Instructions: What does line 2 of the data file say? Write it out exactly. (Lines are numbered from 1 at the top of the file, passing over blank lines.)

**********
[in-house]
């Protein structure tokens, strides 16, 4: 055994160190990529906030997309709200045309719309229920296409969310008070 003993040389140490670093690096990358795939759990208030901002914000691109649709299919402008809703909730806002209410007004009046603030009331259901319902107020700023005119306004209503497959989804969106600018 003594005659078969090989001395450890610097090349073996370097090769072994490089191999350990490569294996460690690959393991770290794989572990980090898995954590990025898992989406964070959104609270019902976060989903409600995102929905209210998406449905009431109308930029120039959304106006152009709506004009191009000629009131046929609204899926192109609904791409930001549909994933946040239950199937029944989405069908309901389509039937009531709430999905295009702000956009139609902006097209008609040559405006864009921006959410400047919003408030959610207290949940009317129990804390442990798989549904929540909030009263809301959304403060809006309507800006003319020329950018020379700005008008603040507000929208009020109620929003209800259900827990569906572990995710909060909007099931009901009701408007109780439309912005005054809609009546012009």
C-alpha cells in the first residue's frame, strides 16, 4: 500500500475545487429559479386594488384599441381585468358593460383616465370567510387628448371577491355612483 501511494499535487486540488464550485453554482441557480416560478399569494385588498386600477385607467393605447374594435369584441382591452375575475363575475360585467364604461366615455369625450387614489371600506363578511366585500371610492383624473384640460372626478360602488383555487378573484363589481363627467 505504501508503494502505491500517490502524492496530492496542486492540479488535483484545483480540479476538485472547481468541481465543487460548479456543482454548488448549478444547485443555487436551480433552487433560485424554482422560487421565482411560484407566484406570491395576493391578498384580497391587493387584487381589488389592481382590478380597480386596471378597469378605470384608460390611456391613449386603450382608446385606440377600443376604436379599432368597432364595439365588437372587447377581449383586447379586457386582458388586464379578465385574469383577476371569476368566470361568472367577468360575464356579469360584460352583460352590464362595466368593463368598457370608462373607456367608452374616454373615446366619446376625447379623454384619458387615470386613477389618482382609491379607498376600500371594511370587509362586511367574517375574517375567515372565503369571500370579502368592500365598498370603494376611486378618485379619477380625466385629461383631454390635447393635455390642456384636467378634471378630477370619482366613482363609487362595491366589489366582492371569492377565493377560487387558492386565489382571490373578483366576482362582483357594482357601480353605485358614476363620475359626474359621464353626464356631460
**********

């Protein structure tokens, strides 16, 4: 055994160190990529906030997309709200045309719309229920296409969310008070 003993040389140490670093690096990358795939759990208030901002914000691109649709299919402008809703909730806002209410007004009046603030009331259901319902107020700023005119306004209503497959989804969106600018 003594005659078969090989001395450890610097090349073996370097090769072994490089191999350990490569294996460690690959393991770290794989572990980090898995954590990025898992989406964070959104609270019902976060989903409600995102929905209210998406449905009431109308930029120039959304106006152009709506004009191009000629009131046929609204899926192109609904791409930001549909994933946040239950199937029944989405069908309901389509039937009531709430999905295009702000956009139609902006097209008609040559405006864009921006959410400047919003408030959610207290949940009317129990804390442990798989549904929540909030009263809301959304403060809006309507800006003319020329950018020379700005008008603040507000929208009020109620929003209800259900827990569906572990995710909060909007099931009901009701408007109780439309912005005054809609009546012009």